Just don’t let it get cold again - Roger that. The forecast was calling for another five days with temperatures in the minus twenty to minus forty range. I had another 450 miles to go; to stay in the race I needed to keep making progress along the Yukon River, notorious for being even colder than the surrounding hills: cold air pools in valleys and depressions, and the barren expanse of a massive frozen river offers no protection from the wind. I pushed on. 

      Endless travel on the Yukon River. Overland across the haunted Kaltag Portage Trail, past Old Woman Mountain and her moody spirits, towards the windswept coast. From the welcoming safe harbors of one Inuit village to the next, across the Norton Sound along two dozen miles of slowly flooding sea ice far off the shore, I kept pushing on.  For thirty days and thirty nights I kept making slow and measured progress until, eventually, after close to nine-hundred fifty miles of solitary far out travel I could see the lights of Nome sparkling in the distance. 

      By the time I pulled my sled through Nome’s mid-day traffic down Front Street, searching for the Burled Arch that would mark the end of my time on this adventure, it had been almost three weeks since my initial frostbite injury. The tip of my thumb was still cracked and black but no longer painful. The damage was superficial enough, the Iditarod Trail long enough, that my injuries were mostly healed before I even crossed the finish line.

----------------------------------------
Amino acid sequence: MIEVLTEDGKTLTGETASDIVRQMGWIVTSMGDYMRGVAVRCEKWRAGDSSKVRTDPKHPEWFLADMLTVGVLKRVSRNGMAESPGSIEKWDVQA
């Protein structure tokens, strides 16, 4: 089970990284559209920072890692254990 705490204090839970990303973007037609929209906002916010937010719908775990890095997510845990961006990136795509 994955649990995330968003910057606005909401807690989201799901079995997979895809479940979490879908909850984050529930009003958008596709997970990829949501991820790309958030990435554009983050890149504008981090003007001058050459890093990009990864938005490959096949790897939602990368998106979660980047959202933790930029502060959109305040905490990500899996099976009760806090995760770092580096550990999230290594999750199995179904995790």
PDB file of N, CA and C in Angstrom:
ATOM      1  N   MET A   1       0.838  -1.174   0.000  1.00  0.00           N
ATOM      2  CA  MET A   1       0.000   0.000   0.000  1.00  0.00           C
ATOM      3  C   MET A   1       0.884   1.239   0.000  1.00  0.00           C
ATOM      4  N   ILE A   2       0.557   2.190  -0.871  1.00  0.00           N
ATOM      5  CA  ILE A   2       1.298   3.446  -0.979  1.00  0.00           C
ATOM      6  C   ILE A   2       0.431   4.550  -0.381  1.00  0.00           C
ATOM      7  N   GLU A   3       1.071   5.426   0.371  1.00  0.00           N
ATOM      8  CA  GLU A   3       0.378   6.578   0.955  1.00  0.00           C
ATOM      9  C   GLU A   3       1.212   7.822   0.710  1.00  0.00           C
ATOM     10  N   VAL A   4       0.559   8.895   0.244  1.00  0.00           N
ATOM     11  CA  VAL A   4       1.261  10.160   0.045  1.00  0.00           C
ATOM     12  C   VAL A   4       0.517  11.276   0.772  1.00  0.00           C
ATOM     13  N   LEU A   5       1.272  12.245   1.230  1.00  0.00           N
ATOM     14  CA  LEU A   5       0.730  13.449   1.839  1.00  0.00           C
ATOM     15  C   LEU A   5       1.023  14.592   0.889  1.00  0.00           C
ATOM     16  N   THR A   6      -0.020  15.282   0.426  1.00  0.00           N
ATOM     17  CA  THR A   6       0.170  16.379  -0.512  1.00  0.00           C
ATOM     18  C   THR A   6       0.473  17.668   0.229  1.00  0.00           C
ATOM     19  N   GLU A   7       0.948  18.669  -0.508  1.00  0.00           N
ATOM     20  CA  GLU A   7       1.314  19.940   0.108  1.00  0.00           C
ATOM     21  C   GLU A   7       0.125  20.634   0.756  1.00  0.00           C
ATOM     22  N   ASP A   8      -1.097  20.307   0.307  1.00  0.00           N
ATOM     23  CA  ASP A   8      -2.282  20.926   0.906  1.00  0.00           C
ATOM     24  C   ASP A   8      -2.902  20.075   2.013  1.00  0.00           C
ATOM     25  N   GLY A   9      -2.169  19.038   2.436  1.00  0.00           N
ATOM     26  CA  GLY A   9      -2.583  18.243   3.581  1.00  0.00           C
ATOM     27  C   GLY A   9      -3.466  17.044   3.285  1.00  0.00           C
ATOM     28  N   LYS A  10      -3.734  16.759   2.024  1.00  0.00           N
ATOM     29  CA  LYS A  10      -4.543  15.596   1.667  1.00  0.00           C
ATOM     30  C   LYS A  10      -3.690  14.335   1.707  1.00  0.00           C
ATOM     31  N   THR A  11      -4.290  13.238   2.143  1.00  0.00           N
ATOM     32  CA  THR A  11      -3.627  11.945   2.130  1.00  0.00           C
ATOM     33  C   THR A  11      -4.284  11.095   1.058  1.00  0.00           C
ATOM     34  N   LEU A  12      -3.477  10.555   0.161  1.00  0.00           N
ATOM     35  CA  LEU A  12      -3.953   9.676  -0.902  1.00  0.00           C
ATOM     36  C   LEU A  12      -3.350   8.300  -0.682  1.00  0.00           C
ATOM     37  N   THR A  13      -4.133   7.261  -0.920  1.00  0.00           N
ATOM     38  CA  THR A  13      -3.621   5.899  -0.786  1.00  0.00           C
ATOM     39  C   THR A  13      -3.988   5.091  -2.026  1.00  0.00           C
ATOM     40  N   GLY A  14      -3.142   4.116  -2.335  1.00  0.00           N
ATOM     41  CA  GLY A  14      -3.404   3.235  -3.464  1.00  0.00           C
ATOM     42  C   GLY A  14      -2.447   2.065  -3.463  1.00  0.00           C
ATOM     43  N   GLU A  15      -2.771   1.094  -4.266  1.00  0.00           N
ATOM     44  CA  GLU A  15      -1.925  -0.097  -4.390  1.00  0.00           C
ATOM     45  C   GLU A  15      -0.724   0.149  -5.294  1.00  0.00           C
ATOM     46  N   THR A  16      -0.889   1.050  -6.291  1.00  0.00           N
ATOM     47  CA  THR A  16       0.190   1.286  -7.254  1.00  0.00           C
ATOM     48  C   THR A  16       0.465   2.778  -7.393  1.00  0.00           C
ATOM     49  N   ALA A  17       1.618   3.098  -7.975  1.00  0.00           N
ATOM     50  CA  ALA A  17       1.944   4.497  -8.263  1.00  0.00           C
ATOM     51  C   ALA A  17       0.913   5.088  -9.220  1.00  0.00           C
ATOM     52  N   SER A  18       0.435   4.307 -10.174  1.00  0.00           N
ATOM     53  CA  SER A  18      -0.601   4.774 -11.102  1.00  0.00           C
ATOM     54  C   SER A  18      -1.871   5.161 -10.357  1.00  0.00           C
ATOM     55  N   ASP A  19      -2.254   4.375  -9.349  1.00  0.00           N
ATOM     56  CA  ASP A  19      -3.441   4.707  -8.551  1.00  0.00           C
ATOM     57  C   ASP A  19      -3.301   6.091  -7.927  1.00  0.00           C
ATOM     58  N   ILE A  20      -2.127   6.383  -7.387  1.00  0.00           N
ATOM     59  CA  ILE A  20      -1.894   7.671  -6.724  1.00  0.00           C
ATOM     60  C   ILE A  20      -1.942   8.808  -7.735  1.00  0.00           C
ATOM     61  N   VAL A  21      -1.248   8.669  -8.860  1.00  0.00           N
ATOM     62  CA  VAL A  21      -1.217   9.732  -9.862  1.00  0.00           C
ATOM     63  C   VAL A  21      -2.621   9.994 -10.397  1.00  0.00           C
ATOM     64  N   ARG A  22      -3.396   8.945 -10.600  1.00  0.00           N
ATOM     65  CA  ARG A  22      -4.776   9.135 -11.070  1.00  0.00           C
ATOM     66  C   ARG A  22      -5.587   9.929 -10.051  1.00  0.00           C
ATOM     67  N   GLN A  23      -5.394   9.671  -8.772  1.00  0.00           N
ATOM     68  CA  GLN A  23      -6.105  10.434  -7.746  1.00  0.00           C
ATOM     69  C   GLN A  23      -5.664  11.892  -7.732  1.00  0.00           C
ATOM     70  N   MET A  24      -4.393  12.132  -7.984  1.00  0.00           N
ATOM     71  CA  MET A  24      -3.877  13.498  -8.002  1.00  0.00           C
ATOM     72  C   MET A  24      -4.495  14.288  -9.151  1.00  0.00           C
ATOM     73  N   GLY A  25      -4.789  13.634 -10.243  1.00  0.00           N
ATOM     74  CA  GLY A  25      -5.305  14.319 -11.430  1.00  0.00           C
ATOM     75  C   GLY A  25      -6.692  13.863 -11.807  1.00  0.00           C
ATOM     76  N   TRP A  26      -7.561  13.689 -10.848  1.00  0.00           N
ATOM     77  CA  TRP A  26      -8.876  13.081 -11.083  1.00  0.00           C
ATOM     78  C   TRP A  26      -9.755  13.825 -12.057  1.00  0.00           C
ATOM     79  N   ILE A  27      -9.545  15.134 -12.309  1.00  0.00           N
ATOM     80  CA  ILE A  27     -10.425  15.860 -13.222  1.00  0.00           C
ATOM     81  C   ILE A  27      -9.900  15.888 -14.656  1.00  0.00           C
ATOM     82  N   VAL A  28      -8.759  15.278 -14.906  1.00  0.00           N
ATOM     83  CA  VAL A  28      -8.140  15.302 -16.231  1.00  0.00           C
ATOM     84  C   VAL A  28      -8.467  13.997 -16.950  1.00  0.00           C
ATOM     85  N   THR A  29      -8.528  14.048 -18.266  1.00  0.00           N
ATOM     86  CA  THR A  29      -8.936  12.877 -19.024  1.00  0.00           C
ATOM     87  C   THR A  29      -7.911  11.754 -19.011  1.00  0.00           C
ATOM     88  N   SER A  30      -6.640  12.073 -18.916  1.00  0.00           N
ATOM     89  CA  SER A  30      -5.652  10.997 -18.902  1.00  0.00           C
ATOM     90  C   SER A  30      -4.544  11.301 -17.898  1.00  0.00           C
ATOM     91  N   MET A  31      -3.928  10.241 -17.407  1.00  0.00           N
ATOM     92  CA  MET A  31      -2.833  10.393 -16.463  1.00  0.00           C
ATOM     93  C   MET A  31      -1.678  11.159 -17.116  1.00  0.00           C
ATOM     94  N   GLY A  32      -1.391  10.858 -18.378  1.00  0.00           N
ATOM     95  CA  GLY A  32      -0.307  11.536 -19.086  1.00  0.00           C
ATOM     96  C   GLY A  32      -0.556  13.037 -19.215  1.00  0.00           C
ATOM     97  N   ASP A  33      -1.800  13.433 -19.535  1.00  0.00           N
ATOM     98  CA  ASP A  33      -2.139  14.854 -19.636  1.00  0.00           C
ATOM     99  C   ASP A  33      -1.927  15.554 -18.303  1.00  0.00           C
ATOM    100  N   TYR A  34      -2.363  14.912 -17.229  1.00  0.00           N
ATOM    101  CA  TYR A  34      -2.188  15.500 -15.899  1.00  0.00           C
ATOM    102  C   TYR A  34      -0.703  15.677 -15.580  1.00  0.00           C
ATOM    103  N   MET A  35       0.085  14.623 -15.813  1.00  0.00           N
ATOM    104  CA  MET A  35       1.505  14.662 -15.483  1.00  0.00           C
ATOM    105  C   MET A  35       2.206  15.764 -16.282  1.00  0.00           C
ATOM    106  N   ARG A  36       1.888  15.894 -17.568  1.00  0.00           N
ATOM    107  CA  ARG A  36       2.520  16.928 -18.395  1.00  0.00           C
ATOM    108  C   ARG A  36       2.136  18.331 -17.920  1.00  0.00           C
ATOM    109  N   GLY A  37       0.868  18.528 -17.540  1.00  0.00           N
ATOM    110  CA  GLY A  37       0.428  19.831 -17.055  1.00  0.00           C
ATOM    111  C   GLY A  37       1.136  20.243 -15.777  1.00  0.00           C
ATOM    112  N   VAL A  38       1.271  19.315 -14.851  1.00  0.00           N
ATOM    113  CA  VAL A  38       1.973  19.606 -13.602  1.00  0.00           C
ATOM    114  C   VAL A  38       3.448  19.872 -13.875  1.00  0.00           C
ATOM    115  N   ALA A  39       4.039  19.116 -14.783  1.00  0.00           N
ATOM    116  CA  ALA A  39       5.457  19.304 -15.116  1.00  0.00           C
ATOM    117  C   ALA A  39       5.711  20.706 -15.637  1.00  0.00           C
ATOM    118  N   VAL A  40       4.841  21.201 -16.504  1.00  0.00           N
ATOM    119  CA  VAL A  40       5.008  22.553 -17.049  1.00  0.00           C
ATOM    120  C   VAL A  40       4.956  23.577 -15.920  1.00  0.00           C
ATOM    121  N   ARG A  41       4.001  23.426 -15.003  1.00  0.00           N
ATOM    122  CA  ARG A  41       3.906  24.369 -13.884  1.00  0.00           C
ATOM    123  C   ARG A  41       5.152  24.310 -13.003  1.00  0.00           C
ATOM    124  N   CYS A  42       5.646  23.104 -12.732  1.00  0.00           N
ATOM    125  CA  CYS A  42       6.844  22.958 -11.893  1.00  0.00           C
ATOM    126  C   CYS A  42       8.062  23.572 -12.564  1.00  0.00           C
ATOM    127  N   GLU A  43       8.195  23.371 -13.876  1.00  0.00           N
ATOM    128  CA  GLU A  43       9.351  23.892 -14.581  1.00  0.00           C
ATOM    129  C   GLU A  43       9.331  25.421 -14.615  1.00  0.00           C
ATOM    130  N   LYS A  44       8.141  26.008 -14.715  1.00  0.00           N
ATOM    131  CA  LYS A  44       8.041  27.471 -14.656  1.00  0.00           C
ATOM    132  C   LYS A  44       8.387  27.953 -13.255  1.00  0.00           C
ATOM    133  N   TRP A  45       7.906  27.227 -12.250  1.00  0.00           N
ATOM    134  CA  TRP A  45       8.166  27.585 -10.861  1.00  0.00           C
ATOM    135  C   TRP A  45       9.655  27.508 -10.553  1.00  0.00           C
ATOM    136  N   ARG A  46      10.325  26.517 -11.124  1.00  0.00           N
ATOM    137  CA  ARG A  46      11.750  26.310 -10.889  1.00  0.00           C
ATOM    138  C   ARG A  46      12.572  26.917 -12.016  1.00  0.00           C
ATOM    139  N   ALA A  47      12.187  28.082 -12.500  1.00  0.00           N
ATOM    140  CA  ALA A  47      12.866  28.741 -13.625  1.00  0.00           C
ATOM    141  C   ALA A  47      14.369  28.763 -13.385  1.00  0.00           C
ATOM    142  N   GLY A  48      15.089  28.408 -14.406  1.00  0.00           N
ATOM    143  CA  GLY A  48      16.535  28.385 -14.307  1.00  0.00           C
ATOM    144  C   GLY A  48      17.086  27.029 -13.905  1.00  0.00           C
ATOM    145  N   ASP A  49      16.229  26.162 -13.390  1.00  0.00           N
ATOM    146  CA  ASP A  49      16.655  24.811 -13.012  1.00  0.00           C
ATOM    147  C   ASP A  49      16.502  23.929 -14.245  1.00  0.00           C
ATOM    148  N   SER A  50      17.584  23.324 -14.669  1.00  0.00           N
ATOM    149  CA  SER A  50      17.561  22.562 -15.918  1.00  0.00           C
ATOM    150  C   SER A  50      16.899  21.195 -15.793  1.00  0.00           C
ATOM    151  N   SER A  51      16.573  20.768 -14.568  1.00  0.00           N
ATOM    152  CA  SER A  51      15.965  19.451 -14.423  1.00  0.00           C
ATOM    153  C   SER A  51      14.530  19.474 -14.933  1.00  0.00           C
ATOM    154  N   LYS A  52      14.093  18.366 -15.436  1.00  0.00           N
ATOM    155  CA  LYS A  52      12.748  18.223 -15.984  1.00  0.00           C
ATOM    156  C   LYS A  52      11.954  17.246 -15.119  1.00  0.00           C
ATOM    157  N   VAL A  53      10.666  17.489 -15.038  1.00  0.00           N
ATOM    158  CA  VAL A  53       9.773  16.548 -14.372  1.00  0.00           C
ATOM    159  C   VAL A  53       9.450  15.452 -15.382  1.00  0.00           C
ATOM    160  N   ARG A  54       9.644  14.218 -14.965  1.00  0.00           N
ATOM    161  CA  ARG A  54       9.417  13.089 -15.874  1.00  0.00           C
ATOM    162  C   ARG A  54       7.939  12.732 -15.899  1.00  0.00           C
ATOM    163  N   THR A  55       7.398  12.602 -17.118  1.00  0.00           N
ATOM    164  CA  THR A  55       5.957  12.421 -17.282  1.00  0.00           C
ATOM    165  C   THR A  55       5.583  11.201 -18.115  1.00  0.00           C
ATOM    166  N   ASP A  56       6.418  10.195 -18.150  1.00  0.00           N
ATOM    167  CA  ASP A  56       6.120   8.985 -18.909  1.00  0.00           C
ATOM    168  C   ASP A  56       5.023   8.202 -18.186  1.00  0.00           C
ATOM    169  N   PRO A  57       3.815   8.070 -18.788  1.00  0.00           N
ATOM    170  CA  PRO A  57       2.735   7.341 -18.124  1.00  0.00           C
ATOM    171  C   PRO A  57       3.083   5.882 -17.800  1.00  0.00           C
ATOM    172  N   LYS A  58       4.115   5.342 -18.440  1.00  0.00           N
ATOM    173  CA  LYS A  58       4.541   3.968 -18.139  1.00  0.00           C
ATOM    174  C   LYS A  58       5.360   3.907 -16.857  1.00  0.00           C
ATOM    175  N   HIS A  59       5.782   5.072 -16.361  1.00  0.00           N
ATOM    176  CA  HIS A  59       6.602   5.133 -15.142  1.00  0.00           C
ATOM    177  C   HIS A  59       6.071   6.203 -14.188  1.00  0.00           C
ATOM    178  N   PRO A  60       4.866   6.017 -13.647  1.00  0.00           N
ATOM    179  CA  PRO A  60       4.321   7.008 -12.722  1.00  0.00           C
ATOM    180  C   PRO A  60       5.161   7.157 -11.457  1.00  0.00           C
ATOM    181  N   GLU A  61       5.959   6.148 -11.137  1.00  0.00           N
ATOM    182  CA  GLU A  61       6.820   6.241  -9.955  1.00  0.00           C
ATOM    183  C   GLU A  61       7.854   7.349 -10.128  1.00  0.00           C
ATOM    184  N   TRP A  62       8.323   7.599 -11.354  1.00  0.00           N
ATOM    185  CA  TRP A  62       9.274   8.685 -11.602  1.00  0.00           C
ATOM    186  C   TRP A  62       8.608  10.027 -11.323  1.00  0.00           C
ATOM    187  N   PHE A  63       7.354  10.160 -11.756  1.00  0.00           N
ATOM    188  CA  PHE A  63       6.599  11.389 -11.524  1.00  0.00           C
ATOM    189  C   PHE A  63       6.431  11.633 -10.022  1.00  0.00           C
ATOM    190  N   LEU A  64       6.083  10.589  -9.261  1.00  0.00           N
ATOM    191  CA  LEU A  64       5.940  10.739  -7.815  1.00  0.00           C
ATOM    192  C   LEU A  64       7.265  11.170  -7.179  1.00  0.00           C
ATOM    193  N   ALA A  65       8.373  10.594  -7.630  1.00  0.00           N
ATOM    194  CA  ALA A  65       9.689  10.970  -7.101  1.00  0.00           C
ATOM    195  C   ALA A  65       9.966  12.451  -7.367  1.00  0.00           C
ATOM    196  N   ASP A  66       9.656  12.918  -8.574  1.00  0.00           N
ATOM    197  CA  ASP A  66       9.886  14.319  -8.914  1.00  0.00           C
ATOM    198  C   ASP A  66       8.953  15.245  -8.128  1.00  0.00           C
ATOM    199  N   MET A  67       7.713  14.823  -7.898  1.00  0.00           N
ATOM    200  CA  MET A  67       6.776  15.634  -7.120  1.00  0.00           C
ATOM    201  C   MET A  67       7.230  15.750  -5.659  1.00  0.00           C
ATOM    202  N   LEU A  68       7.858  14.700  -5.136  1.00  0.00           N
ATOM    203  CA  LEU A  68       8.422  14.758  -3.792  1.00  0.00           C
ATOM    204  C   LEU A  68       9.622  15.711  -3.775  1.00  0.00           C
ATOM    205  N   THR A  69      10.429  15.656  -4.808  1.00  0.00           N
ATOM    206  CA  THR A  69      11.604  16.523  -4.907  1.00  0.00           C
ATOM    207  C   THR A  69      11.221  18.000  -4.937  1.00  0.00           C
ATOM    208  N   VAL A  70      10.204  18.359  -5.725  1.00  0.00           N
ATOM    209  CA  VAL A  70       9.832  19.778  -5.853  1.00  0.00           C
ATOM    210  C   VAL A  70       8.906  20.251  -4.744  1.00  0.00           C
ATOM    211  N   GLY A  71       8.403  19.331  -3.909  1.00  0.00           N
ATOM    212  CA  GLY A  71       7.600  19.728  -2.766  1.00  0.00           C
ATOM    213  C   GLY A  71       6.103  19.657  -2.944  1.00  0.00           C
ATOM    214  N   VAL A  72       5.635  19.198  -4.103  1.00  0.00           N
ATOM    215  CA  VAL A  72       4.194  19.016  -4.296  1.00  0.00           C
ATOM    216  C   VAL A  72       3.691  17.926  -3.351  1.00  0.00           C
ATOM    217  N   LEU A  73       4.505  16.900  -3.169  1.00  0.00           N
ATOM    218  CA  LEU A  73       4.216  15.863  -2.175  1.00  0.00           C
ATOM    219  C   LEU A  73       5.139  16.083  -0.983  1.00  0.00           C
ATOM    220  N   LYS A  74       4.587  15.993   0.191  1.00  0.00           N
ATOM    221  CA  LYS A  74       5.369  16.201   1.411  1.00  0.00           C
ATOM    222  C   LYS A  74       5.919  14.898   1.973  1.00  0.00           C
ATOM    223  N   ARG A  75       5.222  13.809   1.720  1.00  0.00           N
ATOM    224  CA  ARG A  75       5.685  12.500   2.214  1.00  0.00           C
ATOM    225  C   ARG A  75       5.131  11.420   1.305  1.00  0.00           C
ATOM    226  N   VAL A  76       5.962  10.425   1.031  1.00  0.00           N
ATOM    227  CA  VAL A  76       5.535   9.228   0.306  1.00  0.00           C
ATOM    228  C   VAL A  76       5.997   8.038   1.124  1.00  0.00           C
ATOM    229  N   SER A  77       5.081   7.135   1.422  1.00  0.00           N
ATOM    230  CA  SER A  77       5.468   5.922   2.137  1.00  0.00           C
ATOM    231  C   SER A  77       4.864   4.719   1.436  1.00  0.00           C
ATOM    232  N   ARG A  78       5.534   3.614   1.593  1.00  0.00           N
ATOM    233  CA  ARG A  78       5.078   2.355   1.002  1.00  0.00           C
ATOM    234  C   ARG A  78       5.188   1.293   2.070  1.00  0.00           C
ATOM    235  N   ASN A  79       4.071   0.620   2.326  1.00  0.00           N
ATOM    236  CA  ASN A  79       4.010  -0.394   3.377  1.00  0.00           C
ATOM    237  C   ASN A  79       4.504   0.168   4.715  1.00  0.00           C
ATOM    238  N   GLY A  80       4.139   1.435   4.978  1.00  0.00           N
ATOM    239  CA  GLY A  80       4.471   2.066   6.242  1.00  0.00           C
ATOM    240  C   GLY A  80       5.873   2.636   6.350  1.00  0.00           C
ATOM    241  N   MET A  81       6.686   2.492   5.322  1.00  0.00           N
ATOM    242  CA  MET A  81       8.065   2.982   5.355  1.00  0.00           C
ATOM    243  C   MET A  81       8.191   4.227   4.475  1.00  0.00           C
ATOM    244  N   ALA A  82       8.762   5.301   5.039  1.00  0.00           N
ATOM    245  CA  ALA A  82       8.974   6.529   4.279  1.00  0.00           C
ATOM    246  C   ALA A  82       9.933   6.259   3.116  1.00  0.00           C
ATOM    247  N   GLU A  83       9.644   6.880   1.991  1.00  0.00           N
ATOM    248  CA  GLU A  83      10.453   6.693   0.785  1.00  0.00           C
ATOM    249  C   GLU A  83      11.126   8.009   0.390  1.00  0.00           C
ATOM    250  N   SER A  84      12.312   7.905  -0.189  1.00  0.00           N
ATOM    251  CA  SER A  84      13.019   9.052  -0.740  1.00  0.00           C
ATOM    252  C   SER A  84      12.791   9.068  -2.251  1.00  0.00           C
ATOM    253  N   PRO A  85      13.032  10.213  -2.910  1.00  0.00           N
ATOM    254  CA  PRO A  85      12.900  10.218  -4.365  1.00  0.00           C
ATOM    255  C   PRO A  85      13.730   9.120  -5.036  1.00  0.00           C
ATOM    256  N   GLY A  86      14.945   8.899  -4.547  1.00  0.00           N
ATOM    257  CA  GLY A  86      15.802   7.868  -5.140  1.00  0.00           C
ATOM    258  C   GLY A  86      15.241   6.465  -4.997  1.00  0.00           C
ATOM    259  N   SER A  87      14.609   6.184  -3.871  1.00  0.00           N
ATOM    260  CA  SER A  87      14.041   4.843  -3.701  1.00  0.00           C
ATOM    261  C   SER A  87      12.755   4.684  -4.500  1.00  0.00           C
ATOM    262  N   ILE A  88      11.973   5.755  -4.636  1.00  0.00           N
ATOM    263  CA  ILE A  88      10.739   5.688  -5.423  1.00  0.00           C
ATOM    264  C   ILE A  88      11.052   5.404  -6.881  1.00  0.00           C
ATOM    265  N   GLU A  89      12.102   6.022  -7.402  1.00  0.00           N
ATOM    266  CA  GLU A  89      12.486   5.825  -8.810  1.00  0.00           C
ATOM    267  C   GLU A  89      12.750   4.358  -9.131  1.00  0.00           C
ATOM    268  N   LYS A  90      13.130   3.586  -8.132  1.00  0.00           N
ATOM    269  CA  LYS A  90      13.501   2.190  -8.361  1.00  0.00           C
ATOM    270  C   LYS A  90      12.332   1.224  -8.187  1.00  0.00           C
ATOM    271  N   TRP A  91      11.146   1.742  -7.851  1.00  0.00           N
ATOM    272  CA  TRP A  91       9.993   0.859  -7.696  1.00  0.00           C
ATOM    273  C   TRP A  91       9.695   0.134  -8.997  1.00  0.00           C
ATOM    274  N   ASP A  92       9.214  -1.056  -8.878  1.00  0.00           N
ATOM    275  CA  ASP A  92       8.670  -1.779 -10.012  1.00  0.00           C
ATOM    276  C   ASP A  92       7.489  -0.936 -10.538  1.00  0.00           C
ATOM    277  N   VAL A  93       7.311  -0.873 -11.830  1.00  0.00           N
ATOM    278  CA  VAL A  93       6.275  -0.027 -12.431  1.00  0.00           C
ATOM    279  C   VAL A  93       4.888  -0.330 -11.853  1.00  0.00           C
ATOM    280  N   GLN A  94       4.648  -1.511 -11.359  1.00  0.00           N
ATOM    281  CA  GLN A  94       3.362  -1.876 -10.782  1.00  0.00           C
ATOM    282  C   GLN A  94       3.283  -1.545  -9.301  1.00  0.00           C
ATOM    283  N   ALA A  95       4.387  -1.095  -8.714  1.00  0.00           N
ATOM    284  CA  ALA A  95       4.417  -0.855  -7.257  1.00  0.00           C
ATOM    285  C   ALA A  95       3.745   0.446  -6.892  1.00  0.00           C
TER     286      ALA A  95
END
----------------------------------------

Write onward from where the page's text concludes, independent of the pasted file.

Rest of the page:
I reached the Burled Arch in Nome at 2:06pm local time on March 26, becoming the first woman to ski the length of the Iditarod Trail within the context of the Iditarod Trail Invitational and, barely, within the race’s thirty day cutoff. Finishing the Iditarod Trail Invitational 1000 is an understated thing: a race volunteer, maybe onlooker or two, a handshake, a photo under the Burled Arch. There is no prize money involved with this race, no big trophies, no glory. 

      What was the reward, you may wonder? It was to stop moving - and also to *have* moved for that long, that far.  The difficulty and the struggle of skiing a thousand miles was just as rewarding as the sweet relief of stopping, knowing that I had found ease not because I had chosen it instead of difficulty but because I had earned it by making it to the far side of difficulty. Being able to do hard things is a gift; having the choice to meet challenges on your own terms is a privilege. It feels impossible to fully frame the extraordinary gift of this adventure in words that do it justice, so instead I’ll leave you with a few moments from the trail that still capture my imagination weeks after I returned home from Alaska.